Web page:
Every year, we’re swamped with warnings about overindulging at Halloween. That tempting bowl of candy by the front door for the trick-or-treaters. The kids’ goodie bags.
Hmm…what did they get this year? The leftovers at work.
Rather than a “Don’t do” list, let’s look at this from a different perspective.
Spectrum Health’s Gregory Deines, DO, who specializes in diabetes care and management, and diabetes program coordinator Annie House share a few thoughts about what you and your family can do in regard to eating sweets and avoiding spooky blood sugars.
Here are their suggestions:
1. Yes, eat some candy, but in moderation.
Try portioning out 100 calories worth of candy and limiting yourself to one portion a day (or even less). Sometimes just a taste of the sweets is all we want anyway.
After a few days or a week, get the candy out of the house. Take it to work or a group function—throw it away or donate it to Operation Gratitude.
2. Eat your treats in combination with less sugary foods.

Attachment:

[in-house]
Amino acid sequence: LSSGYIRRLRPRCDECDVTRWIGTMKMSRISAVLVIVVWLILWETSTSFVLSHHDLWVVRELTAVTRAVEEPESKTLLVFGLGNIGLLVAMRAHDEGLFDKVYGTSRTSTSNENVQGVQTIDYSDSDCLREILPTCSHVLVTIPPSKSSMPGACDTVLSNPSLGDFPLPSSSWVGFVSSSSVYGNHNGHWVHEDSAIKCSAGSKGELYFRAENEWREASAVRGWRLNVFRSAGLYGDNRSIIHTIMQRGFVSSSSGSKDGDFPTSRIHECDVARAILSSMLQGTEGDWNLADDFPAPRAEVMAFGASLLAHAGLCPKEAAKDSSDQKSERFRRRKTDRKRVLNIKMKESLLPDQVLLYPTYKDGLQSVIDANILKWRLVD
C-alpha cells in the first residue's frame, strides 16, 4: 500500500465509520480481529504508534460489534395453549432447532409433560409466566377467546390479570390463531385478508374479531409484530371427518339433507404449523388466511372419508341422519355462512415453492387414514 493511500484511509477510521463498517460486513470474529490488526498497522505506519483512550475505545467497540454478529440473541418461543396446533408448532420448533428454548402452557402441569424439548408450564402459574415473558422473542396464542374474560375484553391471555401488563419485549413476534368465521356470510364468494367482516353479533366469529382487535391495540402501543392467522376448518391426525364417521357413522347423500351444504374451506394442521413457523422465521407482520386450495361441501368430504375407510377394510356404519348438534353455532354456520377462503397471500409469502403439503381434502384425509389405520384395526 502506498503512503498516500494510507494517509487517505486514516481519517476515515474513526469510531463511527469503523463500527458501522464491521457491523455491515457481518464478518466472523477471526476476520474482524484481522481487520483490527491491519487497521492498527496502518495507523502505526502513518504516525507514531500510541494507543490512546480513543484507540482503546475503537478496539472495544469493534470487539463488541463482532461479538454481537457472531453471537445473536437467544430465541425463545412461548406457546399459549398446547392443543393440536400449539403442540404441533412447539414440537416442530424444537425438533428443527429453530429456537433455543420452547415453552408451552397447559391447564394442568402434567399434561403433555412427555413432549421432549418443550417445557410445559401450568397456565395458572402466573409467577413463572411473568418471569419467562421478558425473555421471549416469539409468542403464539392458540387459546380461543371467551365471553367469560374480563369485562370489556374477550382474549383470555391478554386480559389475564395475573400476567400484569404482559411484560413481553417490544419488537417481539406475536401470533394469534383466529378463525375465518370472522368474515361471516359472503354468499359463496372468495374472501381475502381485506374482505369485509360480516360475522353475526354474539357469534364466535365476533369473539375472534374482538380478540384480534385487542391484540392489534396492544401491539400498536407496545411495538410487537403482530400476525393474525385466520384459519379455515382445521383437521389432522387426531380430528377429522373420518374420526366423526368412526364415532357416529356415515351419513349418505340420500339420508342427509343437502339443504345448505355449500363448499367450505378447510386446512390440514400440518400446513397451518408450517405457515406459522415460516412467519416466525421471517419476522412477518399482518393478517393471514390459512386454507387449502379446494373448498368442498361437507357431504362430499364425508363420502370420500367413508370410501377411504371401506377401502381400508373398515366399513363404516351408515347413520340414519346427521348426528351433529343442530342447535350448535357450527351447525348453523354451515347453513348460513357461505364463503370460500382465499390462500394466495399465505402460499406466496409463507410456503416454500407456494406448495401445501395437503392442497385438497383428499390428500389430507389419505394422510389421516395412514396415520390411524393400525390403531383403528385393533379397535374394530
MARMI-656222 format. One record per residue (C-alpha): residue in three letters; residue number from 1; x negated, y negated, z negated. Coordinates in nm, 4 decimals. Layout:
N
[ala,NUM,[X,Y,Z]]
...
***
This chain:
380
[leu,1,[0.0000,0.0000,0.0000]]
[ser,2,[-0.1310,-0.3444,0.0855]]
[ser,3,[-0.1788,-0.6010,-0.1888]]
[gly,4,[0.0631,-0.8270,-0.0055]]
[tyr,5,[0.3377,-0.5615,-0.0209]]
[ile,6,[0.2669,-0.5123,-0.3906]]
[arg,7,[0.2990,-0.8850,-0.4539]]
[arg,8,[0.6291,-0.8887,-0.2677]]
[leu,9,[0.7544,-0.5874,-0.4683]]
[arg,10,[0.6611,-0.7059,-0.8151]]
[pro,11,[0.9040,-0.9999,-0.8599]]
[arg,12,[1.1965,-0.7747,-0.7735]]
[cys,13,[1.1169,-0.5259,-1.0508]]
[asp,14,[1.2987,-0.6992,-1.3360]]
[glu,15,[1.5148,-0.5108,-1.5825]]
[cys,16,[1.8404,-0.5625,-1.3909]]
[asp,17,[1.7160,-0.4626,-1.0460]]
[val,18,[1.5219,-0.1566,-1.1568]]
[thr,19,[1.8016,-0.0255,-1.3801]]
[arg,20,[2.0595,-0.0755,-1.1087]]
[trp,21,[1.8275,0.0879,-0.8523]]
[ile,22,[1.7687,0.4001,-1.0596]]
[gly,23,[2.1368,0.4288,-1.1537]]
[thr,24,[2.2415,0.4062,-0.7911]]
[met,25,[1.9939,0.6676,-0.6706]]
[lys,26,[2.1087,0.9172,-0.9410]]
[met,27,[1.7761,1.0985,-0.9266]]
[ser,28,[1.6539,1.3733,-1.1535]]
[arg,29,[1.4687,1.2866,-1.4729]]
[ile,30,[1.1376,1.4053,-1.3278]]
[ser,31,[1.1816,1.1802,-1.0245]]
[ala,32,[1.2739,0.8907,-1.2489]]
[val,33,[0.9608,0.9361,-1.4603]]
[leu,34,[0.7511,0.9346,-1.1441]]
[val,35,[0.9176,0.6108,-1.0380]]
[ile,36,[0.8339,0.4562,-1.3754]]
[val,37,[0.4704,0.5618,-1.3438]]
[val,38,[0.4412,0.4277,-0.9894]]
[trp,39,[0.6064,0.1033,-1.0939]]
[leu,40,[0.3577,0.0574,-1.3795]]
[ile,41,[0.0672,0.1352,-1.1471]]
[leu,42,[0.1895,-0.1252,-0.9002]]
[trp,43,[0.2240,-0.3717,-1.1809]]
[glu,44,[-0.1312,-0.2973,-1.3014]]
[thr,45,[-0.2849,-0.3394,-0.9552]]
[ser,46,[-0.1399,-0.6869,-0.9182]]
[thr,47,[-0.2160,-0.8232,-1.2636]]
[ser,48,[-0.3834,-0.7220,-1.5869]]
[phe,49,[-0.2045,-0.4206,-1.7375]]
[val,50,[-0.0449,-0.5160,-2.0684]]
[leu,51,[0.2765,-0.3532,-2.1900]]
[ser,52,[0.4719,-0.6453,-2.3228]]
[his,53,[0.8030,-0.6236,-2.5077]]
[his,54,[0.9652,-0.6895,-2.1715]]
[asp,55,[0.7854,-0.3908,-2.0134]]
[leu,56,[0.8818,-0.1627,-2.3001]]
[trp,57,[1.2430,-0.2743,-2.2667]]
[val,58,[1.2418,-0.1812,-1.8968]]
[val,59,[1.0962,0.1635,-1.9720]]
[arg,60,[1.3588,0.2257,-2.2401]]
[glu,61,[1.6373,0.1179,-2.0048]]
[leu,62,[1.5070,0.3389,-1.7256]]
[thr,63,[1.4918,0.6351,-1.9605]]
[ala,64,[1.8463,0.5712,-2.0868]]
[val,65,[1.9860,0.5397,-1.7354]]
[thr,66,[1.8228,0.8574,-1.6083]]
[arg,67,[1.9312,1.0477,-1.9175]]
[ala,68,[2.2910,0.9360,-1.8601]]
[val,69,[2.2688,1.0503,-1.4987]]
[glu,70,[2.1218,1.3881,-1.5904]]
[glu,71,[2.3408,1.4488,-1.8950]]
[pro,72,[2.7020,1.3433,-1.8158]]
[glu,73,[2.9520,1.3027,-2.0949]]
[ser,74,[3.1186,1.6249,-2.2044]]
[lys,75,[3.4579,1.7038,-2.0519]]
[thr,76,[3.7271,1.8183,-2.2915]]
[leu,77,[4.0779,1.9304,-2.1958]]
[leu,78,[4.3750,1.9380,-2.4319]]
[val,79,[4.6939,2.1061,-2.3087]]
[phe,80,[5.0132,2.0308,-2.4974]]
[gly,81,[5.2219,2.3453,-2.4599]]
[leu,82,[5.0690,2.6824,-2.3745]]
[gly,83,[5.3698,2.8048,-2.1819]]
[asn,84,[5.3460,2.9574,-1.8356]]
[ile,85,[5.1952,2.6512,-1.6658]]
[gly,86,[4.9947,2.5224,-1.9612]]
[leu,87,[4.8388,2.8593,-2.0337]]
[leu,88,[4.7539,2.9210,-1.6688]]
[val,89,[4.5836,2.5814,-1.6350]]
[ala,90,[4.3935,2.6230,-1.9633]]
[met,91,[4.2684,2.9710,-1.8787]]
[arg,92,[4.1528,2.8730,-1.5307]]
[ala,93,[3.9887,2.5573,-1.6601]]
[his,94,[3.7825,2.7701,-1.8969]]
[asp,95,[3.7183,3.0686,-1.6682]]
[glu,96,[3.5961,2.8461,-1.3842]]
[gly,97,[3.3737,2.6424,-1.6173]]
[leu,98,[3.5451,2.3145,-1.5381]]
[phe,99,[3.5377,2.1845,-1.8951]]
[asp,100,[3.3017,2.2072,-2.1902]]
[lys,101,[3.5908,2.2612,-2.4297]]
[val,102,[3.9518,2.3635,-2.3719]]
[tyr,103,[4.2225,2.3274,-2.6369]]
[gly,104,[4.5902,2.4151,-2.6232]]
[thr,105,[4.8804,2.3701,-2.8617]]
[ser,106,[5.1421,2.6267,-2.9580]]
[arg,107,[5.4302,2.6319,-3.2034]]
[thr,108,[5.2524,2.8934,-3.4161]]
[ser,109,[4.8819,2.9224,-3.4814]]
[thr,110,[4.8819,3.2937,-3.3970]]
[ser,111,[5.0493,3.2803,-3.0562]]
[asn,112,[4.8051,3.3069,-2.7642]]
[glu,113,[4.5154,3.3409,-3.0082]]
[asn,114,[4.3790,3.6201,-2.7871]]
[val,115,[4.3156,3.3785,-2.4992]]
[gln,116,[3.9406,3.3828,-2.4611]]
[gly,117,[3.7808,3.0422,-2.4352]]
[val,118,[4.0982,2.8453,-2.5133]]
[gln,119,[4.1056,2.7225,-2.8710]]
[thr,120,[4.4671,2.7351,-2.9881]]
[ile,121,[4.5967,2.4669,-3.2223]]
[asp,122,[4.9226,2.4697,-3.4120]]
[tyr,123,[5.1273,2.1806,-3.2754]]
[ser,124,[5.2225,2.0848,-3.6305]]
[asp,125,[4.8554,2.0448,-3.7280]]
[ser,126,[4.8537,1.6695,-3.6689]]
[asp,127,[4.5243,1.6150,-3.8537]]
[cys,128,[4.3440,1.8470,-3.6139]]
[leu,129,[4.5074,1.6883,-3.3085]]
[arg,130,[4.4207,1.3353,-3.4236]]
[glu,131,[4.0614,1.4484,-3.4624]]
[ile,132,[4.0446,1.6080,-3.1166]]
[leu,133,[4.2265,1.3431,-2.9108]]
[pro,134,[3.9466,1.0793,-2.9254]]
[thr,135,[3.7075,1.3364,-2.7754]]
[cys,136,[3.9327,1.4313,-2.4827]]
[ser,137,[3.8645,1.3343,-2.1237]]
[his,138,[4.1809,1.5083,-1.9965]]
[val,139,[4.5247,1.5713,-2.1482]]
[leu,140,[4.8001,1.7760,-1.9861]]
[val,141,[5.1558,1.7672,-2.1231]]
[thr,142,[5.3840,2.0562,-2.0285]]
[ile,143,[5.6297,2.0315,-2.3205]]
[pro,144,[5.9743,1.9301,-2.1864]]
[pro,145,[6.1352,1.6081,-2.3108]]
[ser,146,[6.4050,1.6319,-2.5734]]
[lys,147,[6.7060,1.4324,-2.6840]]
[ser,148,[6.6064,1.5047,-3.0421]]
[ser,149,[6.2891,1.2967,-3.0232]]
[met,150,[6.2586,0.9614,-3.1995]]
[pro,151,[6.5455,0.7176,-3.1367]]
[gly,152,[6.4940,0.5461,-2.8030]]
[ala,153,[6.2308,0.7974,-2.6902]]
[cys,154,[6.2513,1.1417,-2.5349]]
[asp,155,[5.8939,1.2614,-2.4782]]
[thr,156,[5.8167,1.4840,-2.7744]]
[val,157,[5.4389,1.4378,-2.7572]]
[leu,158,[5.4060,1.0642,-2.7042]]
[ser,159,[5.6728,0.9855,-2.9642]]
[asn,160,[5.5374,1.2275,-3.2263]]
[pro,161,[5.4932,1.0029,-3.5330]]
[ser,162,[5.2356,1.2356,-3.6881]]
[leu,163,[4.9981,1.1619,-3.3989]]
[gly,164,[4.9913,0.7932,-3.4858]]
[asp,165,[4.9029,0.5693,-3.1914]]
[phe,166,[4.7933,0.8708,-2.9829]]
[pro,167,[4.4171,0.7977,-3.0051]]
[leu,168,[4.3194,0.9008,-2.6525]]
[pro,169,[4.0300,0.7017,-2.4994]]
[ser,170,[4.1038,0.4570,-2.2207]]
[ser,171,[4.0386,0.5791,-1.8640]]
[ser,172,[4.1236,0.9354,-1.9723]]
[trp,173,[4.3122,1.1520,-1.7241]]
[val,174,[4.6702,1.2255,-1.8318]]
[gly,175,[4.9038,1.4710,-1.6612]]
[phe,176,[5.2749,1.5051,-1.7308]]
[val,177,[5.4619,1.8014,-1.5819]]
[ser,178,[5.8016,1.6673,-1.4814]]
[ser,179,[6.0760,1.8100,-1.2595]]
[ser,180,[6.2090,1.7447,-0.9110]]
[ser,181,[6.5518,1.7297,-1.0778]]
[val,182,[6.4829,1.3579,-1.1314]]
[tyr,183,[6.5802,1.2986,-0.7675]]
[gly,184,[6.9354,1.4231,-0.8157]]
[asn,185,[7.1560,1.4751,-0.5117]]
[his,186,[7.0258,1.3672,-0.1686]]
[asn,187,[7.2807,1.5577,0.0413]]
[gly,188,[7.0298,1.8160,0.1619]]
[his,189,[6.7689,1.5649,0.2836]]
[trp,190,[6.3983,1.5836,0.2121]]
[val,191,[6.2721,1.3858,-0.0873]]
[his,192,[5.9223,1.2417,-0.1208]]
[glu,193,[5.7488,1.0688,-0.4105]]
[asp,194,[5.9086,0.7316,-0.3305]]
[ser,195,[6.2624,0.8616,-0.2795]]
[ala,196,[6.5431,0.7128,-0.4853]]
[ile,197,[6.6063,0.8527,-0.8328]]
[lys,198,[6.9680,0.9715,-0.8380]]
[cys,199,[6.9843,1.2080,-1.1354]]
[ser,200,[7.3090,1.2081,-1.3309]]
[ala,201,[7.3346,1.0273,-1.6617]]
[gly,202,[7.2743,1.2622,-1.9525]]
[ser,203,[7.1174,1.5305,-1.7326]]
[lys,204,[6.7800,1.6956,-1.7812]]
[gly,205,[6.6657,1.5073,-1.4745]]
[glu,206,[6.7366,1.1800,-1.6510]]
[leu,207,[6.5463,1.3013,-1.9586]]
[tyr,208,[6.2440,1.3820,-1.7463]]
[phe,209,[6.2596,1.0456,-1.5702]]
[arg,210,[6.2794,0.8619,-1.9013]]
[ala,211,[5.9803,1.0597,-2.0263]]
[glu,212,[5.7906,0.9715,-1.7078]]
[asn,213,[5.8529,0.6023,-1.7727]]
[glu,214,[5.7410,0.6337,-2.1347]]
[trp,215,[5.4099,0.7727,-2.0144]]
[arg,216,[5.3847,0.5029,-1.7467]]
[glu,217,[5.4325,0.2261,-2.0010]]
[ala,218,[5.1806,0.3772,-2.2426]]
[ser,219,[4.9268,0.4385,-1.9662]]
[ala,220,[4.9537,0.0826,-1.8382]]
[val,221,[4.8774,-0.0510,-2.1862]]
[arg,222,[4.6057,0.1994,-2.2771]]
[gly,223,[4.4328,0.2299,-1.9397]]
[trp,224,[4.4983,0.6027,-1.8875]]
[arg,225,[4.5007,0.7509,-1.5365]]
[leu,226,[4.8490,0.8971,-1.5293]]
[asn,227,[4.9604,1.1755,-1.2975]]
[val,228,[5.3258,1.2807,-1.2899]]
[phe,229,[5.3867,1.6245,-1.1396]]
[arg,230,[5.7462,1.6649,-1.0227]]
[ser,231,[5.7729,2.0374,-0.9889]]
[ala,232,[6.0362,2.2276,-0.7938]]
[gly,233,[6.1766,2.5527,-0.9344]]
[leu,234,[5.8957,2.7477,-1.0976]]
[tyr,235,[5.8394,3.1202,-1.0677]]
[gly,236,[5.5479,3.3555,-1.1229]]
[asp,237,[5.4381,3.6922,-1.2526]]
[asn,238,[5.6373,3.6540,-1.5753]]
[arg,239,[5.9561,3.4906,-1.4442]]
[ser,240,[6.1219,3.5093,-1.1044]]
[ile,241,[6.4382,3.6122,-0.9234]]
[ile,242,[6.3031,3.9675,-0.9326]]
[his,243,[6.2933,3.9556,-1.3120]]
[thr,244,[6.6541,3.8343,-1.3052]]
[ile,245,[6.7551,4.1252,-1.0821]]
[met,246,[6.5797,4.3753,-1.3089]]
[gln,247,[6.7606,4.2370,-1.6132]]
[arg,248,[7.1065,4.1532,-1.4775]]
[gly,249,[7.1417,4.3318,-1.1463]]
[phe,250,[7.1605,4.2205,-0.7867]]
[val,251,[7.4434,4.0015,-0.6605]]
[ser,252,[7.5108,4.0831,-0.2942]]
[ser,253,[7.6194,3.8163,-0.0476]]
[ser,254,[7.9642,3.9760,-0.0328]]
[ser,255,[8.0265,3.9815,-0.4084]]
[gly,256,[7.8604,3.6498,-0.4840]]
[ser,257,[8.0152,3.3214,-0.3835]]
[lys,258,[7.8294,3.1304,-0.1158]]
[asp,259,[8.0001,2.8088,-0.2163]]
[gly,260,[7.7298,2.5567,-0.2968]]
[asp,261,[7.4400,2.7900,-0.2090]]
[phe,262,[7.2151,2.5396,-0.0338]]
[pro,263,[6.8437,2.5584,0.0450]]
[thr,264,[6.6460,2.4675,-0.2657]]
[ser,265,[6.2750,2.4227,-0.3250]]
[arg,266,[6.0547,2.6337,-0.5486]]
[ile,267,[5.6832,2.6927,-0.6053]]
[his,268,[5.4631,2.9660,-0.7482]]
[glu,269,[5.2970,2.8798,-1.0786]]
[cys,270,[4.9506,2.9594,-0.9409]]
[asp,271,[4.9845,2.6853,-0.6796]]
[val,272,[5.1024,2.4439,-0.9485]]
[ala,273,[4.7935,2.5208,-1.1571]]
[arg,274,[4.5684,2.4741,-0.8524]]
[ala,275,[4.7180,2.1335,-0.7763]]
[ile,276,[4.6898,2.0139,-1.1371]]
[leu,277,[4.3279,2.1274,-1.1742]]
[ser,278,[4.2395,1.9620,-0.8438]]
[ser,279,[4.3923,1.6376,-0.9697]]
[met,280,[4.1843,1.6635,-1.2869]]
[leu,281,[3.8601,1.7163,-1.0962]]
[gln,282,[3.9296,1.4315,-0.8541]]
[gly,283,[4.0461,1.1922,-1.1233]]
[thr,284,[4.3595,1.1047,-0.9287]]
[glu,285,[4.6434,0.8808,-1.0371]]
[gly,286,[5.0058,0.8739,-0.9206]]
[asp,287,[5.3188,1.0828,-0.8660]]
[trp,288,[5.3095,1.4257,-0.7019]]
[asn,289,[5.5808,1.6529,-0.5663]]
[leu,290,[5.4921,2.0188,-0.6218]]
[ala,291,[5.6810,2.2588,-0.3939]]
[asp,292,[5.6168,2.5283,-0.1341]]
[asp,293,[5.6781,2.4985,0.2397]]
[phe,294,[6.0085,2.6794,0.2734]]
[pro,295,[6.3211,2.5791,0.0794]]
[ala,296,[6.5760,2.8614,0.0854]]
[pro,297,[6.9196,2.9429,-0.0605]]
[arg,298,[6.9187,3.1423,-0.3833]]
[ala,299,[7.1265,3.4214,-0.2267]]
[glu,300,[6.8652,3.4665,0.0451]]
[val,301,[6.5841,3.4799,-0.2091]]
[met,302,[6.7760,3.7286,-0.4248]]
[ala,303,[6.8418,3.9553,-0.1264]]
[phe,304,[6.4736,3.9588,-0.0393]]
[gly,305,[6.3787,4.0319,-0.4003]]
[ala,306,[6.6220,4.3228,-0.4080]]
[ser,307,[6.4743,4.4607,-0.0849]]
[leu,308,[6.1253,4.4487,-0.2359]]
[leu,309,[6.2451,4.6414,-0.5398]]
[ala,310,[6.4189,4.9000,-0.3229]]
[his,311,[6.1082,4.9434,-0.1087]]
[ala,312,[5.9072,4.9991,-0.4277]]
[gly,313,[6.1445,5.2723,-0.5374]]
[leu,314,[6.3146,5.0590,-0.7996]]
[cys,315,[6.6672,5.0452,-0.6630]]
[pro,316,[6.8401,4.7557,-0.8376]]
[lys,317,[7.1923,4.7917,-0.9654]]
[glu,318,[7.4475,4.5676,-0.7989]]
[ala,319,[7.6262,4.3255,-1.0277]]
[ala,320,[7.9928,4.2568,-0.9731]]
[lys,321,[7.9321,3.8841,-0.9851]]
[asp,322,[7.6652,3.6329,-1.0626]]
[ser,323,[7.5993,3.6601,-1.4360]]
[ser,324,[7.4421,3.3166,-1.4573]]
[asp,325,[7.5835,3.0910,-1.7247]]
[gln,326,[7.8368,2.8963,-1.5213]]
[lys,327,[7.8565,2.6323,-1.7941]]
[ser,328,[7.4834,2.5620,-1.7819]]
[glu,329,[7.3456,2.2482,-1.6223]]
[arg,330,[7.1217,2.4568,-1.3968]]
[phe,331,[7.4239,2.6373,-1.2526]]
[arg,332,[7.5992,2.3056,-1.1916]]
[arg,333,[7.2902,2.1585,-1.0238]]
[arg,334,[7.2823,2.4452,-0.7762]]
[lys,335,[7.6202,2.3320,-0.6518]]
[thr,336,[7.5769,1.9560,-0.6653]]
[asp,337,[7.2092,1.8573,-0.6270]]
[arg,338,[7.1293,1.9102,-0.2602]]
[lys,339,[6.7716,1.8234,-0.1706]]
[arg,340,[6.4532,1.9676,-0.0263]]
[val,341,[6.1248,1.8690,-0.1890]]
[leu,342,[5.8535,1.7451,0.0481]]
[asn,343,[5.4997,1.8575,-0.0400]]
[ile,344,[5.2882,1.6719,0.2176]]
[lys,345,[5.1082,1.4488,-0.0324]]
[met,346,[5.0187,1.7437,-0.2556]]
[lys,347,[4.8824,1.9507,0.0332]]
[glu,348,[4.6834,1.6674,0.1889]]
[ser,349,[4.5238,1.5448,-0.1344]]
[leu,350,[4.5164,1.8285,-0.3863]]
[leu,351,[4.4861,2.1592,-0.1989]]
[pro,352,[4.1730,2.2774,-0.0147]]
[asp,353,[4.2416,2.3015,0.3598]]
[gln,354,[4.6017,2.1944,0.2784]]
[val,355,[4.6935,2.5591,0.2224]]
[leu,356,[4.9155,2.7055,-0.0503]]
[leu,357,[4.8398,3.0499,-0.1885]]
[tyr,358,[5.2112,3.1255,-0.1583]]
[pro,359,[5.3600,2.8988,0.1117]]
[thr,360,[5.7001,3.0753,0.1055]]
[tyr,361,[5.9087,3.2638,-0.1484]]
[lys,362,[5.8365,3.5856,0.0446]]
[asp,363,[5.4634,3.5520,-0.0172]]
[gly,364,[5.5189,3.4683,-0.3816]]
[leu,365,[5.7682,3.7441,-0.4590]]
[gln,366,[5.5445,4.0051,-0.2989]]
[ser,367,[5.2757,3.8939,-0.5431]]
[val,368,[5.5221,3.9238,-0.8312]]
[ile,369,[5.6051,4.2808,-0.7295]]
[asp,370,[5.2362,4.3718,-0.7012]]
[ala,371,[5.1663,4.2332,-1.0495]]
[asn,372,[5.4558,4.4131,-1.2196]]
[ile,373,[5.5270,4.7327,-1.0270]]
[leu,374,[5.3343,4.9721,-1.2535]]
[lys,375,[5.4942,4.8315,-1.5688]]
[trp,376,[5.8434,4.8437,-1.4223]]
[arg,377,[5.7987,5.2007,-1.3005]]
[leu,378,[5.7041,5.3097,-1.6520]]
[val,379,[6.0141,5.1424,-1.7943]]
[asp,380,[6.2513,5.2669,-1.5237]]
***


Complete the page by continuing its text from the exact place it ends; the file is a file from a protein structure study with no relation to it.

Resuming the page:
For example, pair a small bag of Raisinets with a small handful of almonds.
Even small sweets can have a big impact on blood sugar. The high sugar content in candy packs a powerful punch on blood sugar levels, causing those levels to spike upward, but then drop almost as quickly.
Consuming candy with a non-sugary food will help level out that spike and drop.
3. Earn some of those treats.
In other words, get moving.
A 175-pound person would require 10 minutes of cycling to burn off the calories from just one Reese’s peanut butter cup, which has 90 calories, 5 grams of fat, and 10 grams of carbohydrates.
A more active lifestyle helps balance the scale.
This doesn’t mean we need to join a spin class, but increasing our activity could include simple actions. Enjoy an extra 15-minute walk, take the stairs a few flights instead of the elevator, or get outside and rake those rapidly falling leaves. It all helps.